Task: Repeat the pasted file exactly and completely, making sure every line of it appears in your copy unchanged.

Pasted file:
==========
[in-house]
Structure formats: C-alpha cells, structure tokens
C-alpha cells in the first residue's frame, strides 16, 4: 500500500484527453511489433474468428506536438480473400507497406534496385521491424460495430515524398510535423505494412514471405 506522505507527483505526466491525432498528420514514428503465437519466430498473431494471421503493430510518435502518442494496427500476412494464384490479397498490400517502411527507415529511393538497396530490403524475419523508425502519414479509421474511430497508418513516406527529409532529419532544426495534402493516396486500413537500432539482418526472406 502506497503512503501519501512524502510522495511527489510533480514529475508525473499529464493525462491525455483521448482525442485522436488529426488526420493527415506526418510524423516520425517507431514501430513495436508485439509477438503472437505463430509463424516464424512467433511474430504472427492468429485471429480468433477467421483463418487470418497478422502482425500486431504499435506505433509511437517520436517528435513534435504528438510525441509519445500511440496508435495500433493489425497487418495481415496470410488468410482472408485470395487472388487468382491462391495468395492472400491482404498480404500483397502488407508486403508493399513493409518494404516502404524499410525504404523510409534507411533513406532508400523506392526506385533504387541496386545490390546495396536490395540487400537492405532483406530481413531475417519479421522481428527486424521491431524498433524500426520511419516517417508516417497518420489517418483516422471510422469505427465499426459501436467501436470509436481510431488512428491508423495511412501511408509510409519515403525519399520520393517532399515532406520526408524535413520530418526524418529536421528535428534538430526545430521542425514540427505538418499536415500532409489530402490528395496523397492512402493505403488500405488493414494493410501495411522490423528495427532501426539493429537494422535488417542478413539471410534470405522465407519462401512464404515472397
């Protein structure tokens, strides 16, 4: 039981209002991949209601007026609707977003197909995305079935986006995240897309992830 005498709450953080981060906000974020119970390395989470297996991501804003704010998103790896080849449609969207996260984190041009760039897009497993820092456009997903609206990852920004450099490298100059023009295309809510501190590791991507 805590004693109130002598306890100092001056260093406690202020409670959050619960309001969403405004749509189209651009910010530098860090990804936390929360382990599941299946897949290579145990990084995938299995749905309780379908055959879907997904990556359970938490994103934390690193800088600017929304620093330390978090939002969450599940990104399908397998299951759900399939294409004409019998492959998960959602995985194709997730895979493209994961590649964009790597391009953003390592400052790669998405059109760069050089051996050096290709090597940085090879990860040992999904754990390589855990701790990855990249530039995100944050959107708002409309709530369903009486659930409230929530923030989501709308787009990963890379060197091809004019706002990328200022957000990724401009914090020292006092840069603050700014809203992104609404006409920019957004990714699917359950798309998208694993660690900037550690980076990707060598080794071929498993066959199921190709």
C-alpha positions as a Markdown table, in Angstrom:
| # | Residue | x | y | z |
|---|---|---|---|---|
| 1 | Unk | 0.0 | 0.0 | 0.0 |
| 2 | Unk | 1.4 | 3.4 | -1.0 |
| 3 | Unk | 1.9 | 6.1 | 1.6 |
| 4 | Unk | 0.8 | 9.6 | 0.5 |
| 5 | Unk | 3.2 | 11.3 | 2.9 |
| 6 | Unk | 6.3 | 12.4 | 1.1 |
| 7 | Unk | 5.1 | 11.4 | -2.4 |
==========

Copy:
[in-house]
Structure formats: C-alpha cells, structure tokens
C-alpha cells in the first residue's frame, strides 16, 4: 500500500484527453511489433474468428506536438480473400507497406534496385521491424460495430515524398510535423505494412514471405 506522505507527483505526466491525432498528420514514428503465437519466430498473431494471421503493430510518435502518442494496427500476412494464384490479397498490400517502411527507415529511393538497396530490403524475419523508425502519414479509421474511430497508418513516406527529409532529419532544426495534402493516396486500413537500432539482418526472406 502506497503512503501519501512524502510522495511527489510533480514529475508525473499529464493525462491525455483521448482525442485522436488529426488526420493527415506526418510524423516520425517507431514501430513495436508485439509477438503472437505463430509463424516464424512467433511474430504472427492468429485471429480468433477467421483463418487470418497478422502482425500486431504499435506505433509511437517520436517528435513534435504528438510525441509519445500511440496508435495500433493489425497487418495481415496470410488468410482472408485470395487472388487468382491462391495468395492472400491482404498480404500483397502488407508486403508493399513493409518494404516502404524499410525504404523510409534507411533513406532508400523506392526506385533504387541496386545490390546495396536490395540487400537492405532483406530481413531475417519479421522481428527486424521491431524498433524500426520511419516517417508516417497518420489517418483516422471510422469505427465499426459501436467501436470509436481510431488512428491508423495511412501511408509510409519515403525519399520520393517532399515532406520526408524535413520530418526524418529536421528535428534538430526545430521542425514540427505538418499536415500532409489530402490528395496523397492512402493505403488500405488493414494493410501495411522490423528495427532501426539493429537494422535488417542478413539471410534470405522465407519462401512464404515472397
């Protein structure tokens, strides 16, 4: 039981209002991949209601007026609707977003197909995305079935986006995240897309992830 005498709450953080981060906000974020119970390395989470297996991501804003704010998103790896080849449609969207996260984190041009760039897009497993820092456009997903609206990852920004450099490298100059023009295309809510501190590791991507 805590004693109130002598306890100092001056260093406690202020409670959050619960309001969403405004749509189209651009910010530098860090990804936390929360382990599941299946897949290579145990990084995938299995749905309780379908055959879907997904990556359970938490994103934390690193800088600017929304620093330390978090939002969450599940990104399908397998299951759900399939294409004409019998492959998960959602995985194709997730895979493209994961590649964009790597391009953003390592400052790669998405059109760069050089051996050096290709090597940085090879990860040992999904754990390589855990701790990855990249530039995100944050959107708002409309709530369903009486659930409230929530923030989501709308787009990963890379060197091809004019706002990328200022957000990724401009914090020292006092840069603050700014809203992104609404006409920019957004990714699917359950798309998208694993660690900037550690980076990707060598080794071929498993066959199921190709």
C-alpha positions as a Markdown table, in Angstrom:
| # | Residue | x | y | z |
|---|---|---|---|---|
| 1 | Unk | 0.0 | 0.0 | 0.0 |
| 2 | Unk | 1.4 | 3.4 | -1.0 |
| 3 | Unk | 1.9 | 6.1 | 1.6 |
| 4 | Unk | 0.8 | 9.6 | 0.5 |
| 5 | Unk | 3.2 | 11.3 | 2.9 |
| 6 | Unk | 6.3 | 12.4 | 1.1 |
| 7 | Unk | 5.1 | 11.4 | -2.4 |